Author: Kerri Maniscalco
Publication Date: September 20, 2016
Publisher: jimmy patterson / James Patterson
“Seventeen-year-old Audrey Rose Wadsworth was born a lord's daughter, with a life of wealth and privilege stretched out before her. But between the social teas and silk dress fittings, she leads a forbidden secret life.
Against her stern father's wishes and society's expectations, Audrey often slips away to her uncle's laboratory to study the gruesome practice of forensic medicine. When her work on a string of savagely killed corpses drags Audrey into the investigation of a serial murderer, her search for answers brings her close to her own sheltered world.
The story's shocking twists and turns, augmented with real, sinister period photos, will make this dazzling debut from author Kerri Maniscalco impossible to forget.”
Our protagonist Audrey Rose is a proper lady, but all the tea parties in the world can’t hold her attention when she’d rather be conducting an autopsy. Audrey spends her free time apprenticing under her uncle as a forensic scientist, and when one of the bodies she’s studying turns out to be the Jack the Ripper’s first victim, Audrey finds herself on the hunt for a killer.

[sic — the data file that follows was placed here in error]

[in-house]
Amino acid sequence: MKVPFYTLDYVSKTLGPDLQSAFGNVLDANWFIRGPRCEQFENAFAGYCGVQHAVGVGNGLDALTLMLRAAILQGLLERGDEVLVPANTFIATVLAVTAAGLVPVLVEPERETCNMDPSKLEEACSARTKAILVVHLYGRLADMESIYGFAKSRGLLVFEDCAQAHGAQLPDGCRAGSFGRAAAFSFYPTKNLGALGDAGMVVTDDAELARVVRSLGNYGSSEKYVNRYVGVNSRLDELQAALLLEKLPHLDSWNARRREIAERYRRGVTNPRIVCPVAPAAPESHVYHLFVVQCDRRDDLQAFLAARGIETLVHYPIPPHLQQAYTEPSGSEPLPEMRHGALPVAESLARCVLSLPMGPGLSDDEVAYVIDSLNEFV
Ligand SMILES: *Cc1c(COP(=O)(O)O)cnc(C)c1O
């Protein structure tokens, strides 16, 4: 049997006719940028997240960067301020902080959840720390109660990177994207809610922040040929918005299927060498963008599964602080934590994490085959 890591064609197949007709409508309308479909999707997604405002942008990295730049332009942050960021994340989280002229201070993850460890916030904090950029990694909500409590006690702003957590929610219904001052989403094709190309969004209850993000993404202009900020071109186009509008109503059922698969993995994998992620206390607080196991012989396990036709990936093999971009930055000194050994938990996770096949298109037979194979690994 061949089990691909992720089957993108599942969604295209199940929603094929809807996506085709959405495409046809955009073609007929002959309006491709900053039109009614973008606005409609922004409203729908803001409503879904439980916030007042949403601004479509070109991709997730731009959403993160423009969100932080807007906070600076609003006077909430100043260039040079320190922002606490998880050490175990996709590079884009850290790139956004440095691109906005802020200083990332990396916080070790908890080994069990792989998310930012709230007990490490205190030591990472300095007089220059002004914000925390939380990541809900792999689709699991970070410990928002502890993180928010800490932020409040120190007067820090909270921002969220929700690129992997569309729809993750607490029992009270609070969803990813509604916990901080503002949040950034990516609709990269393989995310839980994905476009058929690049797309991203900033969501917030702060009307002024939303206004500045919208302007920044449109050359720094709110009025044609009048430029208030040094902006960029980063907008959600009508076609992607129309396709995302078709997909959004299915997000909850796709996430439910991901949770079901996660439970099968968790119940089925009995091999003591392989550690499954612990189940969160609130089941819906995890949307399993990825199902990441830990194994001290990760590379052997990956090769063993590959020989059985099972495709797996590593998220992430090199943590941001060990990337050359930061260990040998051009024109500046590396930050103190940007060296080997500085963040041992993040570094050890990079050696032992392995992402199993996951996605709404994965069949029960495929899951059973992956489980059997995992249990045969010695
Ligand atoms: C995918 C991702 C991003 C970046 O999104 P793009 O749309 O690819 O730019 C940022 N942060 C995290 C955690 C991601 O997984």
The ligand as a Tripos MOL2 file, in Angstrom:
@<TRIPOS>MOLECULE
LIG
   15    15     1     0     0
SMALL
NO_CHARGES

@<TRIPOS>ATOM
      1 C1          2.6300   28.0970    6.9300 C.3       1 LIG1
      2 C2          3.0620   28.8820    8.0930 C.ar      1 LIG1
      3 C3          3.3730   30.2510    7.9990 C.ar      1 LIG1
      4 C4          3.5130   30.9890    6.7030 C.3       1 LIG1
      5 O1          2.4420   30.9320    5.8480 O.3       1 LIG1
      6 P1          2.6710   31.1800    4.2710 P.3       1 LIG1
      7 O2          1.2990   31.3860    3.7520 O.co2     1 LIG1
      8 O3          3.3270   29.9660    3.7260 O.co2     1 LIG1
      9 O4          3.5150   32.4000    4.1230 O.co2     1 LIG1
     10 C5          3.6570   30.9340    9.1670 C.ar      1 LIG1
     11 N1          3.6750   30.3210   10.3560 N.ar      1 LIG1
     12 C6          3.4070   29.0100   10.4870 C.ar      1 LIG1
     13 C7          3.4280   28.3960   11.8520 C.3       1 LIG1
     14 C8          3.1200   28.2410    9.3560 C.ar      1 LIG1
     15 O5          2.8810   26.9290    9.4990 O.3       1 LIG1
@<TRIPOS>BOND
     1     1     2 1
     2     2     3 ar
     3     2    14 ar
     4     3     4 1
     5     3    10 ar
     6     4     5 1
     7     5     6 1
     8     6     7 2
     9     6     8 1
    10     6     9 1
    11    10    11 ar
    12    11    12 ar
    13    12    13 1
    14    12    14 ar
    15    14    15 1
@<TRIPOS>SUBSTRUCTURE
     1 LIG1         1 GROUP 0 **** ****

My single favorite thing about this book is how powerfully feminist it is. Audrey pushes back against societal expectations placed upon her as a young woman, and is more concerned with determining cause of death than finding a husband. Audrey asserts herself and her aspirations, going so far as to attend her uncle’s lectures dressed as a boy. Female characters who are interested in STEM fields are still unfortunately uncommon in YA, so seeing Audrey’s passion for science before women were even largely allowed to study added to my appreciate for this book. Audrey has so much working against her, but she still fights for what’s important to her.
Weaving in the Ripper murders was an interesting premise, and I’m sure that readers who are better acquainted with Jack with get even more out of it than I did. Admittedly, I know very little about Jack the Ripper, so I wasn’t overly focused on those details. Maniscalco does play around with Jack the Ripper, and while it was told well, I didn’t love where she took that part of the story. The ending felt oddly detached from the rest of the story, and that lessened my overall enjoyment of the book.
I did enjoy the romantic subplot, especially for its snappy banter and competitive nature. That being said, I wish he didn’t swoop in to save Audrey quite so much. As fierce and capable as she is, I would’ve liked to maybe see Audrey save him a couple times.
Overall, I thoroughly enjoyed Stalking Jack the Ripper and would definitely recommend picking it up if you’re intrigued!
Rating: ⭐️ ⭐️ ⭐️ ⭐️
*I received this ARC from the publisher at BEA in exchange for a free & honest review.